What is gastroenterology?
Gastroenterology is the specialty relating to the gastrointestinal tract – including the oesophagus, stomach, small bowel and colon. It also involves related digestive organs such as the pancreas, gallbladder, biliary tree and liver. All gastroenterologists are trained to look after patients with conditions affecting these organs, however some also have a particular interest in diseases of the liver (known as hepatology).
What conditions do gastroenterologists treat?
Common conditions that gastroenterologists can manage include:
- gastro-oesophageal reflux (GORD) and dyspepsia,
- stomach ulcers,
- gastro-intestinal bleeding,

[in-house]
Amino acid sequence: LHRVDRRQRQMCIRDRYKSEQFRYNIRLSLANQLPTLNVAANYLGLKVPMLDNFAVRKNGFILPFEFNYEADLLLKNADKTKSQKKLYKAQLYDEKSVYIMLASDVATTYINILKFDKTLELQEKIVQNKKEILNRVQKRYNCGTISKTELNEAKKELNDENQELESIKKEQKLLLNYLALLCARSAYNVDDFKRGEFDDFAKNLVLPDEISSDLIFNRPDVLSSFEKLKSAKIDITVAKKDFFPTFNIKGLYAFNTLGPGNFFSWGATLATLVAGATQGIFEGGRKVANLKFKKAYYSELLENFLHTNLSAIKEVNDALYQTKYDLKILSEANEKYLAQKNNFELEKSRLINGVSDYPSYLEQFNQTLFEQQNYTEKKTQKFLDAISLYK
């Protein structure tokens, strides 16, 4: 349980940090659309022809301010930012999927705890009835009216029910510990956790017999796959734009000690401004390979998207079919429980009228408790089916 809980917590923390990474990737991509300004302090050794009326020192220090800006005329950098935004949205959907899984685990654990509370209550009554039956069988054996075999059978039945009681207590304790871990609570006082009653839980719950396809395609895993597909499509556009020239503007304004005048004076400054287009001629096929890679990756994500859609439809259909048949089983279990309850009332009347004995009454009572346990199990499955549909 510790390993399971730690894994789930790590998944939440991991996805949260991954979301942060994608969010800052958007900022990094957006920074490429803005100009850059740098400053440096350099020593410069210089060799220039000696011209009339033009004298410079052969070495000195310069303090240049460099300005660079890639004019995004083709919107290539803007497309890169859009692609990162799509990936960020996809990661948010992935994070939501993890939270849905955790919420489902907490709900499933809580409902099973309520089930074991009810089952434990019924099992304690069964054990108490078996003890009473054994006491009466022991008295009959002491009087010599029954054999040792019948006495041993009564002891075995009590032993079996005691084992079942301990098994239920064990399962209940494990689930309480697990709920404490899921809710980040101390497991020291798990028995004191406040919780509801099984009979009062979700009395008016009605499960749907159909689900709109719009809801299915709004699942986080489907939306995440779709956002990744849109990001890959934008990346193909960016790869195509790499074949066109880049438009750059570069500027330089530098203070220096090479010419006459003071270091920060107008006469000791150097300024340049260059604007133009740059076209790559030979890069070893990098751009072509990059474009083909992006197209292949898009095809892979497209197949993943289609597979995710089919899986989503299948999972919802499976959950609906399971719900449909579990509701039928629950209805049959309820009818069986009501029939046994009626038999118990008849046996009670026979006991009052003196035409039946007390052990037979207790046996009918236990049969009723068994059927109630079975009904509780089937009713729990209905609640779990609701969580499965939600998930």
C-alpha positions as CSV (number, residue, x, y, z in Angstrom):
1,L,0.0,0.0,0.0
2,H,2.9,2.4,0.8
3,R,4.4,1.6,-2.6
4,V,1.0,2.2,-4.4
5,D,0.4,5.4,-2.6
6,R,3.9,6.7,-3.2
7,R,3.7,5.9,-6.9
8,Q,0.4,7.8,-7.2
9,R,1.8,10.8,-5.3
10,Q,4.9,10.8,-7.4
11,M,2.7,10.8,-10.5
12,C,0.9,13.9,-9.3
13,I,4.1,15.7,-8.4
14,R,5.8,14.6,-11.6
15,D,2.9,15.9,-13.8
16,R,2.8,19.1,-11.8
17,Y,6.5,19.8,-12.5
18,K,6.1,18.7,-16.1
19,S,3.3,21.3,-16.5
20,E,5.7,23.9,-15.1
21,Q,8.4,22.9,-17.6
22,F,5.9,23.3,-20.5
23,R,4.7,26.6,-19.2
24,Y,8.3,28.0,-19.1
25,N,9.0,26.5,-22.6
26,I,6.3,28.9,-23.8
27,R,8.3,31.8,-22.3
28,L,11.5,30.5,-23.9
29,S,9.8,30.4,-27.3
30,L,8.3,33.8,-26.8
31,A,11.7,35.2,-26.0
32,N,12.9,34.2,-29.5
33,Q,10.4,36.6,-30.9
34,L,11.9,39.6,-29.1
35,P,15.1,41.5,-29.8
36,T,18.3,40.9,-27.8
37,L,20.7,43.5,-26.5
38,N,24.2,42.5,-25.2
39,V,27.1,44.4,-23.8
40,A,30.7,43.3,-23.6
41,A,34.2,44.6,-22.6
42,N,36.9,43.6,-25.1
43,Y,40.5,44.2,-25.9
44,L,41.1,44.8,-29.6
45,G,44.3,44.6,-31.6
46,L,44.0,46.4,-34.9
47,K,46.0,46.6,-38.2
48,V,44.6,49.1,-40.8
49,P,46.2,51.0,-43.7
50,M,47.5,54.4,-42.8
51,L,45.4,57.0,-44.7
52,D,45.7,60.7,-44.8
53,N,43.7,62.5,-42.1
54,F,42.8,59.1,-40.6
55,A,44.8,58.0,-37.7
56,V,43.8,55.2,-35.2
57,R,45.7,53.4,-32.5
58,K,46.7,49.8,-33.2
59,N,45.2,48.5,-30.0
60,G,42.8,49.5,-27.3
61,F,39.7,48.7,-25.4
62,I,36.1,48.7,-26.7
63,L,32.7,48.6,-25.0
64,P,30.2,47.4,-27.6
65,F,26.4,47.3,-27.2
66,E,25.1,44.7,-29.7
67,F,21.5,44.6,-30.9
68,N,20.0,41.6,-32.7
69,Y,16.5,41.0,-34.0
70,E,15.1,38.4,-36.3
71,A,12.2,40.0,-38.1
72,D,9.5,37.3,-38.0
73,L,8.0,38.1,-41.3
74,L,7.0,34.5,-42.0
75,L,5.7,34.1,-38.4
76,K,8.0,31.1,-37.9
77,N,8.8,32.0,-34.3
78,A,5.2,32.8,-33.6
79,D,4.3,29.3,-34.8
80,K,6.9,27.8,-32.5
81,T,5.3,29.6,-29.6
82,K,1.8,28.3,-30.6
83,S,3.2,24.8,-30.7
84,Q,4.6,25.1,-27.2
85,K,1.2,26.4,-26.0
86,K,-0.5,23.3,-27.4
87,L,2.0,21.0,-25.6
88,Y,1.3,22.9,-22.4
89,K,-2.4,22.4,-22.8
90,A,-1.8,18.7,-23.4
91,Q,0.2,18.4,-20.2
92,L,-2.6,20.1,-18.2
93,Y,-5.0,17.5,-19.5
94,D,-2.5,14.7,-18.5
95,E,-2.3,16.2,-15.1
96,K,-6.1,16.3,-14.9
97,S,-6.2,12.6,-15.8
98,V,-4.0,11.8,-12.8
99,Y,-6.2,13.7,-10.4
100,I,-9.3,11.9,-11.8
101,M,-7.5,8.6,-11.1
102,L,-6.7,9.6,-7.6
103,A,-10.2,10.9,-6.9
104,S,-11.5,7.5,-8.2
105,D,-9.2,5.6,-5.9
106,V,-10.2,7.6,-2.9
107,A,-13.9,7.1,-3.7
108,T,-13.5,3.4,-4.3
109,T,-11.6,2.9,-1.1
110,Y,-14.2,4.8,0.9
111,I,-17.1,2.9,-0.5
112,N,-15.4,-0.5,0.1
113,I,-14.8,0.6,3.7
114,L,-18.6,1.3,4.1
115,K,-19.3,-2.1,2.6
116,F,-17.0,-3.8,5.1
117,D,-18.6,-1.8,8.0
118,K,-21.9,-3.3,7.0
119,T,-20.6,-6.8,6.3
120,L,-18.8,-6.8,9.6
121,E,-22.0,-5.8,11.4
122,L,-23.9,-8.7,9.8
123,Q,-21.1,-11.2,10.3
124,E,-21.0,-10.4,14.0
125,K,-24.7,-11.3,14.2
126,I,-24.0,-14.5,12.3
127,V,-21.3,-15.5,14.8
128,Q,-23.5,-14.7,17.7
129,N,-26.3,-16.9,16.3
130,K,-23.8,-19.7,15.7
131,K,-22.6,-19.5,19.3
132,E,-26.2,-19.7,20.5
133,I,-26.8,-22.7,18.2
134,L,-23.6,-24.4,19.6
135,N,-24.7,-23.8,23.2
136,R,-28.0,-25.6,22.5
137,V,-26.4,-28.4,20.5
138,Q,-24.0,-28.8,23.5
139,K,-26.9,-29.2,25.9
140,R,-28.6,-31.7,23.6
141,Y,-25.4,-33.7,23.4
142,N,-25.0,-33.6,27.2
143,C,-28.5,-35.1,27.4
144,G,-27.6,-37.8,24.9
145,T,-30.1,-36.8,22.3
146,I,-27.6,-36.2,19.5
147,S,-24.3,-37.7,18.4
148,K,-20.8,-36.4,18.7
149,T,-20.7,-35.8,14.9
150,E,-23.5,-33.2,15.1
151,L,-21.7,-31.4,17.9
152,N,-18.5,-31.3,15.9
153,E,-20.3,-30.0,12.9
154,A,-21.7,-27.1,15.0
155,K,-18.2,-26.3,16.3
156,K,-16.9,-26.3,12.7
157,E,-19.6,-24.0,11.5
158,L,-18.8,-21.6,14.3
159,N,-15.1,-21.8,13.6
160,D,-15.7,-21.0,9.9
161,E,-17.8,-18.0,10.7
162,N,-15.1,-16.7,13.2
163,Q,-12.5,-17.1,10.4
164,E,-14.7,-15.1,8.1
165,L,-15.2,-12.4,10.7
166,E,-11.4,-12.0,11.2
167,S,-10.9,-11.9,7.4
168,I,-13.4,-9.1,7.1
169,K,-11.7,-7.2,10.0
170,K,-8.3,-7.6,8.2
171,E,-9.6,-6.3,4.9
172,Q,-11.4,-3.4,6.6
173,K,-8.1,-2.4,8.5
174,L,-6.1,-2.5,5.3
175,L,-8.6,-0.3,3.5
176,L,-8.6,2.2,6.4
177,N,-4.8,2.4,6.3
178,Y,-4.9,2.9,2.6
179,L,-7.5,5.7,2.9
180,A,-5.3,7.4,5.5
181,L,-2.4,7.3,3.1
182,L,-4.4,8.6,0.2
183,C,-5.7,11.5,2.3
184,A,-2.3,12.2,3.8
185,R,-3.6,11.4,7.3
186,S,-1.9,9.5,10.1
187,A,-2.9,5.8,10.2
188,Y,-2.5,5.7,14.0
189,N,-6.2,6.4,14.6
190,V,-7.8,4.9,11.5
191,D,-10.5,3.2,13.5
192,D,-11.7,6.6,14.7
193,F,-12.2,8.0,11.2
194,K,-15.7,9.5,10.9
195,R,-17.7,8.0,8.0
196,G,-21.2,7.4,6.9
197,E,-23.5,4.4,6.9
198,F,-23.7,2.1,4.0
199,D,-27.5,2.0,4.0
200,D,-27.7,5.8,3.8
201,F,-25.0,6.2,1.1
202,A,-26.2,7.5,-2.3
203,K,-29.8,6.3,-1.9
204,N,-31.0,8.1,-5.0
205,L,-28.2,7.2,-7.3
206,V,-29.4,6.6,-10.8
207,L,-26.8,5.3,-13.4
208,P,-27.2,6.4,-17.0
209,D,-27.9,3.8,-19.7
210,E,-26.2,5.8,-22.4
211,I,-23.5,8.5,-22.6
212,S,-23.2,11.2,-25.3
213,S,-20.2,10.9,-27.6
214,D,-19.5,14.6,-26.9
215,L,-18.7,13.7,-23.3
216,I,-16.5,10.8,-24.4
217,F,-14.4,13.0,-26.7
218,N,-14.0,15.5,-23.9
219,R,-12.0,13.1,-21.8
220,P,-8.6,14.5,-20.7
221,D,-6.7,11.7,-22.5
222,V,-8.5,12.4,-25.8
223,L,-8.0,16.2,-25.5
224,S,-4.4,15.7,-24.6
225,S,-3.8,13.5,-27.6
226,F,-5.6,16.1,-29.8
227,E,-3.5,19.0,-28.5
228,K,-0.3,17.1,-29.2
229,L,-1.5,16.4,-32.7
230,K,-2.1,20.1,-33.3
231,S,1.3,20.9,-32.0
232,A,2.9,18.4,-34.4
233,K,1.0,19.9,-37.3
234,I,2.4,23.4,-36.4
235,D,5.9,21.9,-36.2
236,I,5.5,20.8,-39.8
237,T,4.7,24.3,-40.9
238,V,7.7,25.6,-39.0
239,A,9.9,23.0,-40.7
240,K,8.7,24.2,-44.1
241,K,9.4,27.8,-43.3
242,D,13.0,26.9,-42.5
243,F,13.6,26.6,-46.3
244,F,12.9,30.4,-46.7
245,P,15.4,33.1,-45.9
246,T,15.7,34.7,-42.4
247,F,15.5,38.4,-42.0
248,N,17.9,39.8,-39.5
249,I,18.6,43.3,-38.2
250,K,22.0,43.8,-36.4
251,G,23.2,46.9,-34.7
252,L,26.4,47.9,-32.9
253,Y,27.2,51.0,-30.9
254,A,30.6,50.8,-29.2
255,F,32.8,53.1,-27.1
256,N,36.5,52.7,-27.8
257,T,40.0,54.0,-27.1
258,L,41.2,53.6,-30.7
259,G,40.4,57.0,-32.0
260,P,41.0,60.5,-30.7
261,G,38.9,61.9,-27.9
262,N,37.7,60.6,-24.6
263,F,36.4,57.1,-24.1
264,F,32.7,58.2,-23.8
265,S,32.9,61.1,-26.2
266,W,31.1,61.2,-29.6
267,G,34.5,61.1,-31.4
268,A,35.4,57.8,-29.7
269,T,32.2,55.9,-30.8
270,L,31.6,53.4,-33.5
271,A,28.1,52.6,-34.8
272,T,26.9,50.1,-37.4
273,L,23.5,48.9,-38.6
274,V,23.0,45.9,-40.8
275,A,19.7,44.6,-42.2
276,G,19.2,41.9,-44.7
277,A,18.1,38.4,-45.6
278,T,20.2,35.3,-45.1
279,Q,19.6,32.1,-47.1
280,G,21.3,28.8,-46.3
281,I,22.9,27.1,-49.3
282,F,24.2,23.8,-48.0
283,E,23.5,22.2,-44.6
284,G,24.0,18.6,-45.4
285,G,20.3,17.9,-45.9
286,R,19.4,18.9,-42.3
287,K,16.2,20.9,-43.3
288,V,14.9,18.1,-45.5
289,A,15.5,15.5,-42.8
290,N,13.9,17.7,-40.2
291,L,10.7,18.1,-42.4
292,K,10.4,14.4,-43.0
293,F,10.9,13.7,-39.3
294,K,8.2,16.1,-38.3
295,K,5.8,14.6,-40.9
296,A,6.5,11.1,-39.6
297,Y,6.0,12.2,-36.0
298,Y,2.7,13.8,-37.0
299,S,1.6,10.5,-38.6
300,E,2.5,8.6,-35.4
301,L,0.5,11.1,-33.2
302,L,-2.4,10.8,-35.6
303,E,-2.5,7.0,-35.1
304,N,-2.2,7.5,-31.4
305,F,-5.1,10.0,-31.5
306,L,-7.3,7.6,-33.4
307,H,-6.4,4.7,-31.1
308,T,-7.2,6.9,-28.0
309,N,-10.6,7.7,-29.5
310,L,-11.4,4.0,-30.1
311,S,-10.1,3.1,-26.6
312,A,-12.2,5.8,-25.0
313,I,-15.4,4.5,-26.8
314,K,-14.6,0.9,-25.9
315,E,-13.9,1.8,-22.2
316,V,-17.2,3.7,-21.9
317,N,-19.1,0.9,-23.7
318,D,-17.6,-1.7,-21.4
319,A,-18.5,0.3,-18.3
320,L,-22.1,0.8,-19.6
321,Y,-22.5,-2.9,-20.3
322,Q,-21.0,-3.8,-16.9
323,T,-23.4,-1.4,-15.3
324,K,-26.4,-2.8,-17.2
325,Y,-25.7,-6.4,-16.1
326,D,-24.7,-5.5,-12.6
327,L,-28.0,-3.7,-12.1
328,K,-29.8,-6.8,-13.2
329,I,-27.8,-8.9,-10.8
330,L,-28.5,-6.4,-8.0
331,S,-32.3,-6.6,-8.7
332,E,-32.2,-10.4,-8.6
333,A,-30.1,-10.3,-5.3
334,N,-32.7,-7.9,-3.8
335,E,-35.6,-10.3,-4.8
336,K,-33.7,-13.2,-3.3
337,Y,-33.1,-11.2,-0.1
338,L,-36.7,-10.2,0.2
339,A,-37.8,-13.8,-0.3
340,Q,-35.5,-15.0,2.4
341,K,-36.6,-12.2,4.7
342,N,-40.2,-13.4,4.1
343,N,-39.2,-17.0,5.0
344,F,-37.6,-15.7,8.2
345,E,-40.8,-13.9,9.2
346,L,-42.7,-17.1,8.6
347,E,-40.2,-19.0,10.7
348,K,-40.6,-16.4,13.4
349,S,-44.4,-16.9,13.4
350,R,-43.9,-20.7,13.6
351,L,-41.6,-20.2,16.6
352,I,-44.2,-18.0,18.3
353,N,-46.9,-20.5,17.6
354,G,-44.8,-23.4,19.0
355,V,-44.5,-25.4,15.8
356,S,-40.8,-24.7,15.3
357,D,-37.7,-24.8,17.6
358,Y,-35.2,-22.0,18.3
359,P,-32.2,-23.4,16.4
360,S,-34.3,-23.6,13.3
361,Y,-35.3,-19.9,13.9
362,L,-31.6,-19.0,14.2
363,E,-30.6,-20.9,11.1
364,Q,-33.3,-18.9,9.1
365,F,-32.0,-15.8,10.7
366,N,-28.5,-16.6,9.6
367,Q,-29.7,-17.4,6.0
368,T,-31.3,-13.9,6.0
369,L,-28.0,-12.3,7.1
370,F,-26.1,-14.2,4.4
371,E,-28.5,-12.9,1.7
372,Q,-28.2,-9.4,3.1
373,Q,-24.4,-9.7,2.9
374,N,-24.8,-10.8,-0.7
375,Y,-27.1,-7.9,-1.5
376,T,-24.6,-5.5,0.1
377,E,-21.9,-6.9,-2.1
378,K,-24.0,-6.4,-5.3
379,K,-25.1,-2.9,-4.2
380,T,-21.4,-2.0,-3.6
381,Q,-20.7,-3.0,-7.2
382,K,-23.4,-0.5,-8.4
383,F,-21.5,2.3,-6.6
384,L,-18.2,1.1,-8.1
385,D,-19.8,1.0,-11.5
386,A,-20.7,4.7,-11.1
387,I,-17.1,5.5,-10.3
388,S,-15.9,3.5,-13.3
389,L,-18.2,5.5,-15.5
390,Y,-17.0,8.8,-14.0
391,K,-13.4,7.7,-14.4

- functional gastro-intestinal disorders (such as irritable bowel syndrome),
- inflammatory bowel disease (such as Crohn’s disease and ulcerative colitis),
- nausea and vomiting,
- abdominal pain,
- constipation and/or diarrhea,
- food allergy/intolerances (such as Coeliac disease),
- small bowel disorders,
- dysphagia, and
- colonic polyps.
How are gastroenterological issues diagnosed?
Gastroenterologists often investigate symptoms by performing endoscopy and colonoscopy. Some have further training in endoscopic ultrasound and video capsule endoscopy. Early stages of oesophageal and colorectal cancer can also be treated through these procedures.
What treatment options are available?
The treatment you’re given will depend on what condition(s) you have, and your personal medical history and circumstances.